In 2020, Democrat Fady Qaddoura unseated Republican incumbent State Senator John Ruckelshaus to become the first Arab Muslim legislator in the history of Indiana.
It was an almost unbelievable feat. Ruckelshaus raised $1.6 million for his campaign; Qaddoura had $611,000. Ruckelshaus comes from an Indiana Republican family that changed the course of U.S. history; Qaddoura, the son of a homemaker and taxi driver, was raised in the Israeli-occupied West Bank.
Winning this race was the stuff that dreams are made of.
Fady Qaddoura has always been a dreamer, even when many other people might have given up on dreams.
He was born in 1980 to a family from Ramallah, a Palestinian city located north of Jerusalem that was conquered by Israel in the 1967 Arab-Israeli war. The people in Fady Qaddoura’s hometown lived under military rule; they were not afforded the basic civil rights that many Americans take for granted. Palestinians eventually revolted against this military occupation in what was called the intifada, or shaking off. It started in 1987, when Fady was just a boy. In 1993 Israeli and Palestinian leaders signed a peace agreement called the Oslo Accords, and there was hope that a viable, independent Palestinian state would be established. Palestinian exiles returned to Ramallah, which became known to some locals as the Internet cafe capital of the world.
Like many mothers and fathers in Palestine, Fady Qaddoura’s parents wanted to give their children the best chance possible to succeed in life. They sent sons Fareed, Fady, and Shadi to the Ramallah Friends School, perhaps the most prestigious high school in the West Bank. Founded in 1869 by Quakers, the school has educated several prominent Palestinian public figures. Its mission is to provide students with an “academically rigorous” education of the highest quality while guiding them to live a “spiritual life” committed to the equality and potential of all people.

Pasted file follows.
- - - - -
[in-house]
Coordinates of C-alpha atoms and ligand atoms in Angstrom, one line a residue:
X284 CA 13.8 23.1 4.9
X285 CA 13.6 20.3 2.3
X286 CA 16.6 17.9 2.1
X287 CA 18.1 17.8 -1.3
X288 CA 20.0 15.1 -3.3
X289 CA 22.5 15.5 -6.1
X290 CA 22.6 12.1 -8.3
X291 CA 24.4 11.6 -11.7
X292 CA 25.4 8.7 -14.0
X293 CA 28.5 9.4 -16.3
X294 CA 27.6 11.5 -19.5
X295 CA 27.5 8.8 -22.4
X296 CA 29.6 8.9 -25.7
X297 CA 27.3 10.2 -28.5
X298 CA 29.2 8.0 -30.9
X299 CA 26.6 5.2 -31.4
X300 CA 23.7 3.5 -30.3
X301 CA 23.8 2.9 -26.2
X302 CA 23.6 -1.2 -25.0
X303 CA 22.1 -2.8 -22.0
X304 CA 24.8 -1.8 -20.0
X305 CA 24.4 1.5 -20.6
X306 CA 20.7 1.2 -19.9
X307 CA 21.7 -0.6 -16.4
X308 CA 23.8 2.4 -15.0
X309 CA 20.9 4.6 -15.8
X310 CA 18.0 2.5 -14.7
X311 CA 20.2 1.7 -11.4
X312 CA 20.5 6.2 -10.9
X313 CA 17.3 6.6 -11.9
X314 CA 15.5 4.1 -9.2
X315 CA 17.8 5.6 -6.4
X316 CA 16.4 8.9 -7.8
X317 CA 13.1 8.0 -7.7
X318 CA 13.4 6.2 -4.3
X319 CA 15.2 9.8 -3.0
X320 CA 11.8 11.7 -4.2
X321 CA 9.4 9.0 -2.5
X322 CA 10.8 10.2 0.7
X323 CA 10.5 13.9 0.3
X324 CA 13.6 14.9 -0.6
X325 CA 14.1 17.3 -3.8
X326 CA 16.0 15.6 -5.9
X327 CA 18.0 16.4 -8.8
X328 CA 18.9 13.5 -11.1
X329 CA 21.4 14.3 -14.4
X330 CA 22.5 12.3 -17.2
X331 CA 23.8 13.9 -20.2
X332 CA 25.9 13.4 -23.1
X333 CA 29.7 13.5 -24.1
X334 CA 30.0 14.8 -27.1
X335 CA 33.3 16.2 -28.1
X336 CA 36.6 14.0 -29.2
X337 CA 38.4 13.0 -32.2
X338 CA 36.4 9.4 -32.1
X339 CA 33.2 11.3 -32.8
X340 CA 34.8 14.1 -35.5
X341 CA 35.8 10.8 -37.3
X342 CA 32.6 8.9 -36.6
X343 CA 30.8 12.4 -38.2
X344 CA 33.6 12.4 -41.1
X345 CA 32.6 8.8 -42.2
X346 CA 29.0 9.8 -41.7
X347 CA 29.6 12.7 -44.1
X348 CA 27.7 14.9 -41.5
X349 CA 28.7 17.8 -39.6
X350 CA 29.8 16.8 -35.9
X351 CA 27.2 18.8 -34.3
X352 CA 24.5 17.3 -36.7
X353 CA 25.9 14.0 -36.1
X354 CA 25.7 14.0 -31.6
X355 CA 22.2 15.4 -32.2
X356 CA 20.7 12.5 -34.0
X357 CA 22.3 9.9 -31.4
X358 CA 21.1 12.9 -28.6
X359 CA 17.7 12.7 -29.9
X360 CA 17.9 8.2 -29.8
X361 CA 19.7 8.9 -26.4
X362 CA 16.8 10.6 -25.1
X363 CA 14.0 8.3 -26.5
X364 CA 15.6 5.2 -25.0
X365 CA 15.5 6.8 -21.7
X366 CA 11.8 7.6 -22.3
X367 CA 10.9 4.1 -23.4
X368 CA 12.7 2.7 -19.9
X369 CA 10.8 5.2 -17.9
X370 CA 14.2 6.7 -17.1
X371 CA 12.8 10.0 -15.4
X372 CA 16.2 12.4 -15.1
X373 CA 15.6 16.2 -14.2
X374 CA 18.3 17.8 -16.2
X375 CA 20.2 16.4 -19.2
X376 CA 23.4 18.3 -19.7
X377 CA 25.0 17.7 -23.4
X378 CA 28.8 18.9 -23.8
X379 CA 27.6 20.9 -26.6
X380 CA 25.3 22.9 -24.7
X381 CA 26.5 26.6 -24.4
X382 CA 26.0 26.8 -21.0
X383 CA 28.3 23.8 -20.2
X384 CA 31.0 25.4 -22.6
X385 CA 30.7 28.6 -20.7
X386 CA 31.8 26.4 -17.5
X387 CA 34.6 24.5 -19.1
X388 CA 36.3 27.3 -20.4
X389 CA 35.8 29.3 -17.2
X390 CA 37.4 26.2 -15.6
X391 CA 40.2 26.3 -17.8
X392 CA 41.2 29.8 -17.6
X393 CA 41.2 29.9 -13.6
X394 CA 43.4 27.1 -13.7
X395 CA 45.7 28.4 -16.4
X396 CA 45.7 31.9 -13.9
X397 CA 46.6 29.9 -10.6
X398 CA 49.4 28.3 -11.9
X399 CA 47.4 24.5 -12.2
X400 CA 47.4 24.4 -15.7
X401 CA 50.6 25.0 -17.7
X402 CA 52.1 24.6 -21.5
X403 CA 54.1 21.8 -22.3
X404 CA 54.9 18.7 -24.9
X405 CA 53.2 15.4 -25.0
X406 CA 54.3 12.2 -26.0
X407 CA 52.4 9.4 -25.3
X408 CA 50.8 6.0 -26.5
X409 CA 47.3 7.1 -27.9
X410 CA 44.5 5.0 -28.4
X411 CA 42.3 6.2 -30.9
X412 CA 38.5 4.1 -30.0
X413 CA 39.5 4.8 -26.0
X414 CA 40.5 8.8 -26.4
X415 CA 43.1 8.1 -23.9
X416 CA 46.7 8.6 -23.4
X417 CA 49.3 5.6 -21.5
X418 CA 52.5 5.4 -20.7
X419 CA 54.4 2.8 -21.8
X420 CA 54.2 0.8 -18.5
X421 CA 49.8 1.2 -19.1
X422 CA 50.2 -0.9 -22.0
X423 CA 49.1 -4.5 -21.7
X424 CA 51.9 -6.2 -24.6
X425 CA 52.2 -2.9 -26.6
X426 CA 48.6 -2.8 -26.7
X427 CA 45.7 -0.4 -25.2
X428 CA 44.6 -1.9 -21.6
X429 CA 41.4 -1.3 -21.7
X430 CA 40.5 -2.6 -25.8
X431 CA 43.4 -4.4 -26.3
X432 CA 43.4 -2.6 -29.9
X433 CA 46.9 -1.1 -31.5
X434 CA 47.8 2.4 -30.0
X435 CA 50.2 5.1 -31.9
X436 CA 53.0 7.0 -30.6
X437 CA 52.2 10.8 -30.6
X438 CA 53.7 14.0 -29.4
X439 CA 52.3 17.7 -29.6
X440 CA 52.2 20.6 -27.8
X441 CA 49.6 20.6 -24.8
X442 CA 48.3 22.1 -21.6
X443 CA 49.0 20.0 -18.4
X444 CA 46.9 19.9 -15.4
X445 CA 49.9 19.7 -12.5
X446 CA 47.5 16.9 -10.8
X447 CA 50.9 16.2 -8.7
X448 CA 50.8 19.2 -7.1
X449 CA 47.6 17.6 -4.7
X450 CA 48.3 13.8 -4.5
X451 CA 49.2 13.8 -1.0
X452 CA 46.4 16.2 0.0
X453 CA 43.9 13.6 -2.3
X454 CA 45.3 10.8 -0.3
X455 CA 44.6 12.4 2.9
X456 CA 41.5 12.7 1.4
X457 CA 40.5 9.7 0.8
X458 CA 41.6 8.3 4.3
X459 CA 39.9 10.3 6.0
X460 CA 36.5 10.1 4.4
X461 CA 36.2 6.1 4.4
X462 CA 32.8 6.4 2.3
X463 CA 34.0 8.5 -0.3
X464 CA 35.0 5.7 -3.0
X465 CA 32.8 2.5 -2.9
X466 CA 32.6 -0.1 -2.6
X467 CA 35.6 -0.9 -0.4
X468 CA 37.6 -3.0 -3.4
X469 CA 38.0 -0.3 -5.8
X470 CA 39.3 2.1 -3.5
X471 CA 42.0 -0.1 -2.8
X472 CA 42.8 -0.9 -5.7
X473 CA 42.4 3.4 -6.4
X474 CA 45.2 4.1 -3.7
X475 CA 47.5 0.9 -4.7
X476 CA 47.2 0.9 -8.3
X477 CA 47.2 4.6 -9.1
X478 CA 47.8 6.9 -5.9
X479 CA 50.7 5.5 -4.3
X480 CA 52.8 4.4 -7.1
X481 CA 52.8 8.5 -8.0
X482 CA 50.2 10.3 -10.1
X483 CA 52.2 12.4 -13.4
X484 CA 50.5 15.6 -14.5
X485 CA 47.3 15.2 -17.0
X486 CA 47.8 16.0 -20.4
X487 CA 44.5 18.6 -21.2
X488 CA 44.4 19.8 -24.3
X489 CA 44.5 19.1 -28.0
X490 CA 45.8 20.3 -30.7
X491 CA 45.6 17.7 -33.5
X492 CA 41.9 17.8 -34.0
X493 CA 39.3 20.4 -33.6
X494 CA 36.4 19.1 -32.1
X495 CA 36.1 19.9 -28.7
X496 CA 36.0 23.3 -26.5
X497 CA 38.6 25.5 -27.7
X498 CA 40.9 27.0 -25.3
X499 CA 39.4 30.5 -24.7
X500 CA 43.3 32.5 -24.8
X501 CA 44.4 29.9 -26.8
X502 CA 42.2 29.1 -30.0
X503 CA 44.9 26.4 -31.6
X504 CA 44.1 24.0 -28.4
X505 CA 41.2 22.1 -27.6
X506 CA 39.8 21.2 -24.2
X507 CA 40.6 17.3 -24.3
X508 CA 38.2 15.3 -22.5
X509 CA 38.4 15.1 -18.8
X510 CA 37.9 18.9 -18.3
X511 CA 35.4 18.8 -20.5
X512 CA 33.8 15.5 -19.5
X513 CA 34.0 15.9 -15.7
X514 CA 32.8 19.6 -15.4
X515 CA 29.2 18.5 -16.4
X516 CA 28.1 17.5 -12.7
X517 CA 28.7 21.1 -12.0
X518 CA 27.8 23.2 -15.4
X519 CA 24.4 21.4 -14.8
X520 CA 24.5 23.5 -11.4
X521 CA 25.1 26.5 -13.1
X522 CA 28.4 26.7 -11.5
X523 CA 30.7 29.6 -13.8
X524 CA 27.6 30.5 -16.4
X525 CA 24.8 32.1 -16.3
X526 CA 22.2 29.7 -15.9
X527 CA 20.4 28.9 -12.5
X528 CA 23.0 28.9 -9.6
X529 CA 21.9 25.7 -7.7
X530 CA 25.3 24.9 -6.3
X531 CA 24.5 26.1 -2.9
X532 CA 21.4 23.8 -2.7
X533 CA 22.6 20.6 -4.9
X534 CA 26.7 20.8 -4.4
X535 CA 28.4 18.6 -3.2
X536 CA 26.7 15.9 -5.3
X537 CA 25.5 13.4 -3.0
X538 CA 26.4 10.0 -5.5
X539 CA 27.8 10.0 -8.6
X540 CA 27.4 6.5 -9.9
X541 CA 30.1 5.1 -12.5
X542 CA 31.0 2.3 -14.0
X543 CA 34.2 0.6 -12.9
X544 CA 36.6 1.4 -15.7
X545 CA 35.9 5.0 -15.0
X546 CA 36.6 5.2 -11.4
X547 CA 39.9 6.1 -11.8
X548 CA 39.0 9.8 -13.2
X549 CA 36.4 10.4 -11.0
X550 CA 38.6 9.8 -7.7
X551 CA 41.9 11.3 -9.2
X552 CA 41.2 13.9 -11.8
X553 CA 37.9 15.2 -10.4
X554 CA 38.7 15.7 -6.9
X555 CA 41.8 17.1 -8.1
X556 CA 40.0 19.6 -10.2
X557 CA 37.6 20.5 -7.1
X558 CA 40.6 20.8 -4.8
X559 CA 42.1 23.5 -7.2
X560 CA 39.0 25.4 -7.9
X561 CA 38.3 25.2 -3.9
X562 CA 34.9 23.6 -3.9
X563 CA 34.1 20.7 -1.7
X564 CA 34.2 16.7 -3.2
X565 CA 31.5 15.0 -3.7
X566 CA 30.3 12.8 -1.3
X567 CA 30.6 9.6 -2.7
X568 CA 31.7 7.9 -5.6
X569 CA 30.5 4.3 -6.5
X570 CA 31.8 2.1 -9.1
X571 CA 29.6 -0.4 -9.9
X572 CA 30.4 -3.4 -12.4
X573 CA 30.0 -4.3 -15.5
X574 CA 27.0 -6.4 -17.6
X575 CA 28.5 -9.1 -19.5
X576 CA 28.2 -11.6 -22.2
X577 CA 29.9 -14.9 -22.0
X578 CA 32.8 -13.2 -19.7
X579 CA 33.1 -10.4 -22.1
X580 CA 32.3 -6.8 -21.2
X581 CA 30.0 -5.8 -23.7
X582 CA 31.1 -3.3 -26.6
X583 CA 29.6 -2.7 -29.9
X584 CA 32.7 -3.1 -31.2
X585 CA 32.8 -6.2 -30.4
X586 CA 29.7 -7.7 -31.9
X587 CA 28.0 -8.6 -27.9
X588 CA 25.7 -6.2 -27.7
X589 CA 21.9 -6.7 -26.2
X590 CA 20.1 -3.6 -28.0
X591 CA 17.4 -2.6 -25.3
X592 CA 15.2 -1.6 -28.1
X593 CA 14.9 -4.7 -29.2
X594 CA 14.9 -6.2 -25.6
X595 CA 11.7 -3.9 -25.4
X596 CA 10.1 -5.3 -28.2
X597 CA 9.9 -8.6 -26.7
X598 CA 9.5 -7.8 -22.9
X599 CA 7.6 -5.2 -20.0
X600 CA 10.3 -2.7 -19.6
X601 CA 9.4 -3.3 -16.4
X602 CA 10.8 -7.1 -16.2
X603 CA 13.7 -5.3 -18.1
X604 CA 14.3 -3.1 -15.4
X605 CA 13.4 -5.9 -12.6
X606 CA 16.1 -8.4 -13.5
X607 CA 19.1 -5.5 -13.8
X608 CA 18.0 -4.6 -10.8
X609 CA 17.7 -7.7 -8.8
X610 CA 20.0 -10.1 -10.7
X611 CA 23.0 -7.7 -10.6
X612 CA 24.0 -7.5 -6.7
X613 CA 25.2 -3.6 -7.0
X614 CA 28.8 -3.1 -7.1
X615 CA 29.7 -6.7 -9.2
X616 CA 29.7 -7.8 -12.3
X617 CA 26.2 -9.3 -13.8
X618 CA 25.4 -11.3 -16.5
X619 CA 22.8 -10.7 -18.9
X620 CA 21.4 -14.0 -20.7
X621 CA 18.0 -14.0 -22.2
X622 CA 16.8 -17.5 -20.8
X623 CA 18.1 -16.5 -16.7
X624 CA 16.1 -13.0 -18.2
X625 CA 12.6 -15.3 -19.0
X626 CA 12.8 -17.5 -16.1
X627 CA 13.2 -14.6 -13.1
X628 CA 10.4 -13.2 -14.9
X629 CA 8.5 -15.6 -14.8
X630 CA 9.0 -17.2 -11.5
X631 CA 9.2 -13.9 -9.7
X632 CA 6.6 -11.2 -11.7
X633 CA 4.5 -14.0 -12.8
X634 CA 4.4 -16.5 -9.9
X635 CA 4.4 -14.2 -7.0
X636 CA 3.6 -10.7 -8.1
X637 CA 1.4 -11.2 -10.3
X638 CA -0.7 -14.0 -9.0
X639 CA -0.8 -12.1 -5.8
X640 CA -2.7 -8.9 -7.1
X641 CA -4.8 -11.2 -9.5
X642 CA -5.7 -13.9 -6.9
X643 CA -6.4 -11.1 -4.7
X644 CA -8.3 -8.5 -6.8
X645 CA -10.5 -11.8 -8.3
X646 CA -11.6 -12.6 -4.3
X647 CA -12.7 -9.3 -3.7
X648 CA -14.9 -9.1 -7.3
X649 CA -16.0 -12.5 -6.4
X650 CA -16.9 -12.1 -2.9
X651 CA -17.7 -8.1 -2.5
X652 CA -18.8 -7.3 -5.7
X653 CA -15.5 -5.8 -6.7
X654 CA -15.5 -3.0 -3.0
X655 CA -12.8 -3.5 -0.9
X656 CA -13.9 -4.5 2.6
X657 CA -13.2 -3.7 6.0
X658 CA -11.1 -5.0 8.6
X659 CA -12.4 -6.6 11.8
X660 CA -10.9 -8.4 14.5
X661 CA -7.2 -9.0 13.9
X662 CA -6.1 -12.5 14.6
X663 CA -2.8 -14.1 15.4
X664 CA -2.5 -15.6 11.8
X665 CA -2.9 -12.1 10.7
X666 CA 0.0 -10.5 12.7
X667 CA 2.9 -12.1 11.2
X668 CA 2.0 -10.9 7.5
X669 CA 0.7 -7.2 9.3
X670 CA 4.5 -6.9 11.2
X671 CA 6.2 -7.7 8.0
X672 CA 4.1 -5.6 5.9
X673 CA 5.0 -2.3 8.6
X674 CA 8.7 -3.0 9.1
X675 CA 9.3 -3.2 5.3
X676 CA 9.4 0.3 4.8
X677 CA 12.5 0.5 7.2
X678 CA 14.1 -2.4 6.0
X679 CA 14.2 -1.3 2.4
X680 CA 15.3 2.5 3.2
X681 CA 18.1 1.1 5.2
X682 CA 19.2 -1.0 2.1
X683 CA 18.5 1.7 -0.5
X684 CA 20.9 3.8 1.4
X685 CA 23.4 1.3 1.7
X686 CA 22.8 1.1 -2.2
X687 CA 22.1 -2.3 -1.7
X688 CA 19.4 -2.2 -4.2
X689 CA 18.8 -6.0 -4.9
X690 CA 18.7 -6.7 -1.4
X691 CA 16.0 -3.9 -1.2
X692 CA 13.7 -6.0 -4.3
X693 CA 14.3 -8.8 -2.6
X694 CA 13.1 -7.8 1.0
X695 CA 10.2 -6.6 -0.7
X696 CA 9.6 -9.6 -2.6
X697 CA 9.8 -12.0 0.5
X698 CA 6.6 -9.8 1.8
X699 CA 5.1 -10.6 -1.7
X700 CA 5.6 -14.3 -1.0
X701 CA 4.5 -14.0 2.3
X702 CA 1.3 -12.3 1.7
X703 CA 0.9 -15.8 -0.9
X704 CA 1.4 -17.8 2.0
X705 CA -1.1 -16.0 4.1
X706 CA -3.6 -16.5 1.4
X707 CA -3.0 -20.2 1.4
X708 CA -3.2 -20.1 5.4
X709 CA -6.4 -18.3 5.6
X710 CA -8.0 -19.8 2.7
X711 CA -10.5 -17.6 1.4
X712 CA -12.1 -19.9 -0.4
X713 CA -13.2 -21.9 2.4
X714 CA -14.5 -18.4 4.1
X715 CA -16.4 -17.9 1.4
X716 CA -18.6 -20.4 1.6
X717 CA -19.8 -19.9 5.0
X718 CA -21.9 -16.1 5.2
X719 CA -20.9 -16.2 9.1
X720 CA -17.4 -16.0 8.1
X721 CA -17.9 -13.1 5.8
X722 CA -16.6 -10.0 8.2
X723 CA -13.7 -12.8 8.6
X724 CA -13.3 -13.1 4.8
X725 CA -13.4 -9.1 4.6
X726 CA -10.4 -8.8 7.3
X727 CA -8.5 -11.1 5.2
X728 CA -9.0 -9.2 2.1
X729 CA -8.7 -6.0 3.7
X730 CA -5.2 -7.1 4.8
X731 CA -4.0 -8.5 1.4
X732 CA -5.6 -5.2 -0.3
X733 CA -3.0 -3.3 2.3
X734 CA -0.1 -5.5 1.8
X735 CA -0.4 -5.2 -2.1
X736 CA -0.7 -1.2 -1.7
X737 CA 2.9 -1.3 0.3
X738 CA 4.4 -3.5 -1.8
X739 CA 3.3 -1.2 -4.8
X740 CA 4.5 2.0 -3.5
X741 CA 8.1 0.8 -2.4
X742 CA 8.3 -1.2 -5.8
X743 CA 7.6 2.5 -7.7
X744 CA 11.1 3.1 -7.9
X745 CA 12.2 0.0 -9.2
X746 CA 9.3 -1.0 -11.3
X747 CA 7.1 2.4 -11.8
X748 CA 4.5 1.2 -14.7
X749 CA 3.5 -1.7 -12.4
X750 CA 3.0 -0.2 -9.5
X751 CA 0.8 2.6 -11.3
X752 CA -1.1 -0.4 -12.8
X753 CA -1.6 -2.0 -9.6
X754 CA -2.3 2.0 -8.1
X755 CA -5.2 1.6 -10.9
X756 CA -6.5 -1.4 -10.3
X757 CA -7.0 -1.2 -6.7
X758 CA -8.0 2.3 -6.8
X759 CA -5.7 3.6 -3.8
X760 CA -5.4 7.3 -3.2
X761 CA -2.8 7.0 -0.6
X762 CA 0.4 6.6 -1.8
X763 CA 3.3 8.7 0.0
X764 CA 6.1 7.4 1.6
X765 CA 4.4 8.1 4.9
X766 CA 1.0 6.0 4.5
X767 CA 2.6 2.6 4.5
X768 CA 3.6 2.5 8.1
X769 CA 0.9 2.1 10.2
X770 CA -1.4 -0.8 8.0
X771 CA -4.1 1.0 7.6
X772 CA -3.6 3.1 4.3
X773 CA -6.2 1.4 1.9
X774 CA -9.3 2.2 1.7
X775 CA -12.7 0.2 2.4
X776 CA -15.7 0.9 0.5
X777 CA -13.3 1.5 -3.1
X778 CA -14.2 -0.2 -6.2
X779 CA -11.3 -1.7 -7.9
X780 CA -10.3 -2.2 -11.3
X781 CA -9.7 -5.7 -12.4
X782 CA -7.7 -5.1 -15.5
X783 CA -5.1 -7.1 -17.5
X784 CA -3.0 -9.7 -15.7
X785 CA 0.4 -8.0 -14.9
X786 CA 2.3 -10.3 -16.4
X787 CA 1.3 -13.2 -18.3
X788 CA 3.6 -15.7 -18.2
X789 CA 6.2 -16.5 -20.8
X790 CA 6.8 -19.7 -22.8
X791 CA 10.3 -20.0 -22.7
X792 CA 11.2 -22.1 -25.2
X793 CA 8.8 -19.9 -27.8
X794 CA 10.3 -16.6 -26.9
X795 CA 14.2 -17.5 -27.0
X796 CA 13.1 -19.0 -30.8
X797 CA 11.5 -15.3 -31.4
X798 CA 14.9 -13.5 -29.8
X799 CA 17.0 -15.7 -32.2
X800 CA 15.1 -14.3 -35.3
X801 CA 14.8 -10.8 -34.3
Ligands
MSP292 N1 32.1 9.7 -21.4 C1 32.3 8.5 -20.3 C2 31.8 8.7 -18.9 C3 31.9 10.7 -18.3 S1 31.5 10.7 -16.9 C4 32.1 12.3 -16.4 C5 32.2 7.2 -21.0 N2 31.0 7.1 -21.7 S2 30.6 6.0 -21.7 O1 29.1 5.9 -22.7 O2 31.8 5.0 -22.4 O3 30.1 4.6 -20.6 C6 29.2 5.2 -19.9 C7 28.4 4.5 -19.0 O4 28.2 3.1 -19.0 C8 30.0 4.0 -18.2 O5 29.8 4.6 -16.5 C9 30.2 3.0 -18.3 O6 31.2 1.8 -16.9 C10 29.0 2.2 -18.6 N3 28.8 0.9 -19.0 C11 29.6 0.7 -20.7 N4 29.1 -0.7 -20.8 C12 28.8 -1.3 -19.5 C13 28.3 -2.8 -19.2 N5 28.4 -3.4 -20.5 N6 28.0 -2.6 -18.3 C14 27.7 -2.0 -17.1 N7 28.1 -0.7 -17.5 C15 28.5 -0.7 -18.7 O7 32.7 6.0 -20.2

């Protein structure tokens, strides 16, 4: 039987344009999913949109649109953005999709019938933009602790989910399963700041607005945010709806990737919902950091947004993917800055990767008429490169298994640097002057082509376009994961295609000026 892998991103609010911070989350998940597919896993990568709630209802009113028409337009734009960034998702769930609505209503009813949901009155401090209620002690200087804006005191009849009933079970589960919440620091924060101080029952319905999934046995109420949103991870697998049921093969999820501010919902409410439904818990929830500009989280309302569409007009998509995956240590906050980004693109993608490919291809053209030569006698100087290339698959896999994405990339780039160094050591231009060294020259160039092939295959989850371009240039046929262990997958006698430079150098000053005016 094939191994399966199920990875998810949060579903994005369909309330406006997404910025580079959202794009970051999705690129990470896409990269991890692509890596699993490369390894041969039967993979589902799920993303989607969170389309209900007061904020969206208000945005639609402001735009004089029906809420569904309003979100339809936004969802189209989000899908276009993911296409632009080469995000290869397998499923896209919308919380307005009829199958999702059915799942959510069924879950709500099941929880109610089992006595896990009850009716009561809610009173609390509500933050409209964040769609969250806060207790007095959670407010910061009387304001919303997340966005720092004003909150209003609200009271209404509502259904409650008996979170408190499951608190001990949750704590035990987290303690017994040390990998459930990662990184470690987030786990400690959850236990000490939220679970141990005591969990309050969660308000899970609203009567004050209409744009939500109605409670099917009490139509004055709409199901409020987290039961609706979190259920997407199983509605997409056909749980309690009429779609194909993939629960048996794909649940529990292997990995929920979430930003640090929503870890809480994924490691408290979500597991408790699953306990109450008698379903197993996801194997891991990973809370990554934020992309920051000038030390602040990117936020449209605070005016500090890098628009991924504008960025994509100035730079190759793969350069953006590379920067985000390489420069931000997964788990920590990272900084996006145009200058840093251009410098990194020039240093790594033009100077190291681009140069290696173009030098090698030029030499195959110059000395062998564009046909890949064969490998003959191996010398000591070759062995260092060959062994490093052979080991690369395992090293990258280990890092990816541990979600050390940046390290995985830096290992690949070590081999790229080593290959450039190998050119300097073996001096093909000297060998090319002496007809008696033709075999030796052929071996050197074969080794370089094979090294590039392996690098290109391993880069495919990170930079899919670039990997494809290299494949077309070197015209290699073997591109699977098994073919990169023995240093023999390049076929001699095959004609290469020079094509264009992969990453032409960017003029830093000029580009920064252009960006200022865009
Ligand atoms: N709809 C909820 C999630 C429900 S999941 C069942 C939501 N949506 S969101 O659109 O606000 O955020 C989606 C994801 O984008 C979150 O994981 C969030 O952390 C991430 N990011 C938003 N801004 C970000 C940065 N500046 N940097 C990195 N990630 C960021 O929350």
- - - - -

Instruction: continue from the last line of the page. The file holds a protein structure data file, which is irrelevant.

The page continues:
All three Qaddoura boys had a good reputation as serious and engaged students, but Fady was probably the most politically oriented of the three, according to a former employee of the school. He also played on the ping pong team. Students could choose to focus on humanities or science; Fady Qaddoura chose the science track. In 1998, he was selected as the senior male with the most school spirit.
In 2000 Fady Qaddoura left Palestine to study at the University of New Orleans, where he got his BS in computer science. His brother, Fareed, who obtained his bachelor’s at Birzeit University, joined him. Both of them would enter the graduate program in computer science with dreams of following in the footsteps of entrepreneur Jeff Bezos.
Older brother Fareed Qaddoura got his master’s in 2004, and went on to develop new technologies and computer science innovations in the freight and delivery business at Amazon, Freightos, and eventually his own company, 525K Global Solutions.
Fady’s path was different.